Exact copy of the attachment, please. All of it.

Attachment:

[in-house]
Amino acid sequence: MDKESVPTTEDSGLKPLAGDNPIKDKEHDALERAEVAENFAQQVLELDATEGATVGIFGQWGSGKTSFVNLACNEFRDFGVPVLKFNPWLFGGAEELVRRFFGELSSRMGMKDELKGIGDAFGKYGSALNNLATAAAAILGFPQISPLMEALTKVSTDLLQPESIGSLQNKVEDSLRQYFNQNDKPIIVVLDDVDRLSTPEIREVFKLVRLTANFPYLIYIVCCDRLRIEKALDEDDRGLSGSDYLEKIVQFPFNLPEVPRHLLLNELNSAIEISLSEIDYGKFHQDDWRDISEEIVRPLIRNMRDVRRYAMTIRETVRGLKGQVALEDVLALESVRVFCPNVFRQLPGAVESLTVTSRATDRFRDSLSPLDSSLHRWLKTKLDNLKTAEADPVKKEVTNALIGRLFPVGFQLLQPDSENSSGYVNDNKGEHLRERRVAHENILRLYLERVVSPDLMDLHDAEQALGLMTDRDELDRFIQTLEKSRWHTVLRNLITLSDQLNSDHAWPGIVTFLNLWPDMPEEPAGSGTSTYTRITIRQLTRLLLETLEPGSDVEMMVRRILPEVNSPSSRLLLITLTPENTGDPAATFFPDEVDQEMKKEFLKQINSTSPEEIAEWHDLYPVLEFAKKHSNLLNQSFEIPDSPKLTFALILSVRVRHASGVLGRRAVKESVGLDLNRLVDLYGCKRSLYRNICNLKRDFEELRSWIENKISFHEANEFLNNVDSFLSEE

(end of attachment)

[in-house]
Amino acid sequence: MDKESVPTTEDSGLKPLAGDNPIKDKEHDALERAEVAENFAQQVLELDATEGATVGIFGQWGSGKTSFVNLACNEFRDFGVPVLKFNPWLFGGAEELVRRFFGELSSRMGMKDELKGIGDAFGKYGSALNNLATAAAAILGFPQISPLMEALTKVSTDLLQPESIGSLQNKVEDSLRQYFNQNDKPIIVVLDDVDRLSTPEIREVFKLVRLTANFPYLIYIVCCDRLRIEKALDEDDRGLSGSDYLEKIVQFPFNLPEVPRHLLLNELNSAIEISLSEIDYGKFHQDDWRDISEEIVRPLIRNMRDVRRYAMTIRETVRGLKGQVALEDVLALESVRVFCPNVFRQLPGAVESLTVTSRATDRFRDSLSPLDSSLHRWLKTKLDNLKTAEADPVKKEVTNALIGRLFPVGFQLLQPDSENSSGYVNDNKGEHLRERRVAHENILRLYLERVVSPDLMDLHDAEQALGLMTDRDELDRFIQTLEKSRWHTVLRNLITLSDQLNSDHAWPGIVTFLNLWPDMPEEPAGSGTSTYTRITIRQLTRLLLETLEPGSDVEMMVRRILPEVNSPSSRLLLITLTPENTGDPAATFFPDEVDQEMKKEFLKQINSTSPEEIAEWHDLYPVLEFAKKHSNLLNQSFEIPDSPKLTFALILSVRVRHASGVLGRRAVKESVGLDLNRLVDLYGCKRSLYRNICNLKRDFEELRSWIENKISFHEANEFLNNVDSFLSEE